however people will learn to trust the autopilot and will cease to pay close attention to the road. drivers will still cause accidents by making mistakes when in control, or by not being attentive enough to take control when needed. so the drive systems will include increasingly sophisticated accident mitigation systems that do not rely upon, or even require, human intervention. it will then no longer make sense for the driver – if indeed there is a driver in the vehicle – to be responsible in the case of an accident.
it makes most sense for the vehicle owner to hold insurance cover for his/her vehicle, but it is not so obvious that s/he should be held responsible for any accident caused by his/her vehicle. indeed the finger would point toward the manufacturer and the software engineers behind the drive system as, it will be argued, it was their faulty or inadequate drive system that caused or failed to avoid the accident.
as long as victims in an accident are compensated by insurers in proportion to their need, it will not matter to them who or what was at fault; that will be something that the insurers will (as now) argue between themselves and with the manufacturers involved (or their insurers) where fault should be ascribed. for the manufacturers and their suppliers, the prospect of being on the receiving end of multi-million dollar law suits will provide a strong incentive to build highly robust and rigorously tested safety systems.
it will (as now) sometimes be impossible to ascribe fault, or fault may be ascribed to an uninsured vehicle owner. in these situations it is important that victims are still adequately compensated. this can be achieved either by legislating for a minimum insurance cover for all vehicle owners that covers injury for all vehicle occupants no matter where the fault lies. alternatively, countries might follow the example of New Zealand (c.f. Accident Compensation Corporation) and create a national accident compensation body, funded by taxation, that pays out entirely on the basis of need, regardless of fault.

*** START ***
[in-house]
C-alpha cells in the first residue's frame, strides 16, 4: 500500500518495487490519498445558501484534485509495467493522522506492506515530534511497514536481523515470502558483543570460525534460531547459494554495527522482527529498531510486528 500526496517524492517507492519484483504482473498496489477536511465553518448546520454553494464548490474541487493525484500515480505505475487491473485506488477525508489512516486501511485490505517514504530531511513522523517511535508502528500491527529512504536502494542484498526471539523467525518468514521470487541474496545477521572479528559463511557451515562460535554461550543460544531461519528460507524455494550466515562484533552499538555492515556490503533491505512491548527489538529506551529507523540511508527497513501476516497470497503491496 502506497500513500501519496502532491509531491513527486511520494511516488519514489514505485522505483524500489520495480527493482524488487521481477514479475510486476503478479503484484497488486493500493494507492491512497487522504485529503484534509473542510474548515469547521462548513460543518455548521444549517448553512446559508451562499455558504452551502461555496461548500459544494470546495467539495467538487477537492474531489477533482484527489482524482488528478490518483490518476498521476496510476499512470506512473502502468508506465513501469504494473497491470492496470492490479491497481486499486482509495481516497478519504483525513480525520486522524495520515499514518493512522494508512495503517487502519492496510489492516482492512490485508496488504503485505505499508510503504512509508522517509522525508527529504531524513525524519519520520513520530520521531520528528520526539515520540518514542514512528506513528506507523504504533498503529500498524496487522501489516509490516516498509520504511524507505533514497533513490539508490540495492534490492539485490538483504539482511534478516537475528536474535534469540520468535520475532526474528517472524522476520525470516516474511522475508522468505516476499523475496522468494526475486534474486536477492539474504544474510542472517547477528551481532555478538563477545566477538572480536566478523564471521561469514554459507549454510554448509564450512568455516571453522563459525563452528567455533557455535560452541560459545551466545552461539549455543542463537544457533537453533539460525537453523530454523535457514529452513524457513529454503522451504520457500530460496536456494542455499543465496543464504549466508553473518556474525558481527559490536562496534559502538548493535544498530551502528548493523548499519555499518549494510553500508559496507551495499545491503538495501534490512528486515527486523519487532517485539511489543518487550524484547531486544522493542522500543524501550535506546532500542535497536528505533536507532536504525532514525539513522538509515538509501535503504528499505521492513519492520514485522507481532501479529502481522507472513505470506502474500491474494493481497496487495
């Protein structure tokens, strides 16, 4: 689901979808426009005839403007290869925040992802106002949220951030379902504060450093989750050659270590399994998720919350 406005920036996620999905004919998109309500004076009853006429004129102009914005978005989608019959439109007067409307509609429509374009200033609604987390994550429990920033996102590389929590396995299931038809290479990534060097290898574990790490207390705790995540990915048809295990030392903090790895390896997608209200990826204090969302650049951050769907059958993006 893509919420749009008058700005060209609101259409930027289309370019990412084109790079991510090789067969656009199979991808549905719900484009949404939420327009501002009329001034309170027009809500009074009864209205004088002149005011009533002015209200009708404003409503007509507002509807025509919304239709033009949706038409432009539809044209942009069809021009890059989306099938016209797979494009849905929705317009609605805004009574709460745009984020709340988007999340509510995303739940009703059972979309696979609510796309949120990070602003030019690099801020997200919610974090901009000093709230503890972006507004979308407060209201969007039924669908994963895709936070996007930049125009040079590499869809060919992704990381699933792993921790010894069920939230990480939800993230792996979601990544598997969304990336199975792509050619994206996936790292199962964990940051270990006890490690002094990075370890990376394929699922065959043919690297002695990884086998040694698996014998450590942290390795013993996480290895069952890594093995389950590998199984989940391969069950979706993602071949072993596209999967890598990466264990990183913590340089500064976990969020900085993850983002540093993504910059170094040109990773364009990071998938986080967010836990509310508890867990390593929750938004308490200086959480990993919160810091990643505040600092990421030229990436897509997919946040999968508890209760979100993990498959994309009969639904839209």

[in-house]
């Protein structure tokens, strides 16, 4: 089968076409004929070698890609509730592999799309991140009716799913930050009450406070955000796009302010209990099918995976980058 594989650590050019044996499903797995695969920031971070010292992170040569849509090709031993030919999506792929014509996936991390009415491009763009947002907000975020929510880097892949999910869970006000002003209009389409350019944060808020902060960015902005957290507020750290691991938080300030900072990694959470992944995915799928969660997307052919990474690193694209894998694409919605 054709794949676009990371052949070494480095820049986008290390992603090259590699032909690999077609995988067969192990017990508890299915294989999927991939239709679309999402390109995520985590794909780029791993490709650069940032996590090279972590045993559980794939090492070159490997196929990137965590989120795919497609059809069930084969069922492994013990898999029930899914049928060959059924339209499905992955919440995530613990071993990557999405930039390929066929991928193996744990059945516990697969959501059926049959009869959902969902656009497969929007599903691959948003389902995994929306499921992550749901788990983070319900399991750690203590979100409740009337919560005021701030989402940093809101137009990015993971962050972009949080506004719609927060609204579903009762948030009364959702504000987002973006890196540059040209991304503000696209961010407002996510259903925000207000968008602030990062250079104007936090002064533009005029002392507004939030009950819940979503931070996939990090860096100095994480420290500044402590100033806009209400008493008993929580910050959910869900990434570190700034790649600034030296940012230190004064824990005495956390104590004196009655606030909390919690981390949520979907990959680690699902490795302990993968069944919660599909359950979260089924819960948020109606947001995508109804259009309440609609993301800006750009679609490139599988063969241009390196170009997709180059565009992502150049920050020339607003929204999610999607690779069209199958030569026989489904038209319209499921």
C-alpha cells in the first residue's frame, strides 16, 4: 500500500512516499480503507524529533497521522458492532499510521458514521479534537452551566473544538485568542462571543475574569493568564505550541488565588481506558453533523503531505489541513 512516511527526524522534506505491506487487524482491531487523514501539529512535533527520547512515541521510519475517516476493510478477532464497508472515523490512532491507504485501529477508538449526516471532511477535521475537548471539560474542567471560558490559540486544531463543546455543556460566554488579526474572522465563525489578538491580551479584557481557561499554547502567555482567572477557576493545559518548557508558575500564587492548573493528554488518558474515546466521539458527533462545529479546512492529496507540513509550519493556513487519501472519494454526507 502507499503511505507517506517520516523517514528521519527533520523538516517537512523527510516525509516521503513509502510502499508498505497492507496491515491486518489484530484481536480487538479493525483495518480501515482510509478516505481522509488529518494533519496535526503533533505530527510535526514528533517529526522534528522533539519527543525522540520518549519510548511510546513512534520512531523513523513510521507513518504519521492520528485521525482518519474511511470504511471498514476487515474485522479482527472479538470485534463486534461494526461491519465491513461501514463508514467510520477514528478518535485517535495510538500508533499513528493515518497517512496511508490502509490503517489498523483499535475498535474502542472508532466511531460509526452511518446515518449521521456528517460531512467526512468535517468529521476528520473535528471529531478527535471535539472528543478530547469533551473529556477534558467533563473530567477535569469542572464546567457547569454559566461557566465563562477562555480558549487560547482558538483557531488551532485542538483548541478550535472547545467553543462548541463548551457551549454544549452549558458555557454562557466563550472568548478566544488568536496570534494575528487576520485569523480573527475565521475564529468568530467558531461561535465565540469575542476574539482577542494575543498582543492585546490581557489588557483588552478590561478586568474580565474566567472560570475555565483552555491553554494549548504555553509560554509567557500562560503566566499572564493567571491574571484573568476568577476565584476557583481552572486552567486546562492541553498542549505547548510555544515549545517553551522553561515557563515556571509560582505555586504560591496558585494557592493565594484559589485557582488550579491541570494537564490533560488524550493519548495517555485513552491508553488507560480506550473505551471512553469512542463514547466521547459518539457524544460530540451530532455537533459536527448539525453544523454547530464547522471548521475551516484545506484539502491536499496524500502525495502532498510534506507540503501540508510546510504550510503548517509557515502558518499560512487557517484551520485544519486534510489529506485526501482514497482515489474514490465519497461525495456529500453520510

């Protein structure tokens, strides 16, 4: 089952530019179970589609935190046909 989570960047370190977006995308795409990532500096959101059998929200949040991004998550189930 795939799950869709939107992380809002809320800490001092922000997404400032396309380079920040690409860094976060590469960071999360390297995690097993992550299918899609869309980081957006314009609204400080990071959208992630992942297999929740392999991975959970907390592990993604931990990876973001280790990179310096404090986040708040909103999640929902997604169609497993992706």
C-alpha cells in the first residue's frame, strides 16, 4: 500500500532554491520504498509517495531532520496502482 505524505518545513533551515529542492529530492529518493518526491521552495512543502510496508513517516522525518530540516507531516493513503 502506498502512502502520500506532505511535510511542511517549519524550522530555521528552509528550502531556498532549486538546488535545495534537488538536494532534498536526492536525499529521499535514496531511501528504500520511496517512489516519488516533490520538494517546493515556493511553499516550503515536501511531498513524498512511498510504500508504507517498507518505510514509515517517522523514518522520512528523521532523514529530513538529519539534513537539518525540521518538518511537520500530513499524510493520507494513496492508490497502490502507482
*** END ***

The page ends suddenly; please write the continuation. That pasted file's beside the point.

currently maximum legal speeds are set nationally with some local modification. for the most part it is the class of road that determines the speed limit (motorway, trunk route, urban, etc.), taking no account of local variations, such as bends, concealed junctions, road width, etc. local modifications are usually only made in response to high accident rates, and are expensive to implement.
vehicle computers will determine the optimum speed of travel algorithmically, based on:
- what nearby vehicles are doing (which will be communicated wirelessly as well as sensed by radar);
- curvature of bends in the road;
- location of junctions and crossings;
- weather conditions;
- presence of pedestrians;
- width of carriageway;
- type and condition of road surface;
- engine efficiency.
Initially it is likely that governments will want to maintain absolute speed limits, but these will become irrelevant when it is computers that continuously assess what speed is safe in context.
road signs & traffic lights
road signs can be eliminated as they serve to communicate visually to human beings information that may be communicated wirelessly.
- directional signs will become redundant as vehicles will use digital maps and GPS receivers;
- speed limit signs will become redundant as vehicles set their speeds algorithmically (see speed limits above);
- traffic lights will be replaced by roadside beacons that communicate with approaching vehicles and arbitrate priorities responsively to ensure that traffic flows at optimal efficiency;
- give-way and other junction signage will become redundant as vehicles will negotiate priorities between themselves (just as people do now at give-way junctions and roundabouts).
car sharing schemes such as Zipcar will become hugely more attractive when cars are driverless. currently members cannot rent a car one-way: they must pay for every hour or day until they return the car to its place of origin, even if they are not driving the car for most of that time, and the car is not available to anyone else to use. a driverless car can deliver itself to another customer after each booking.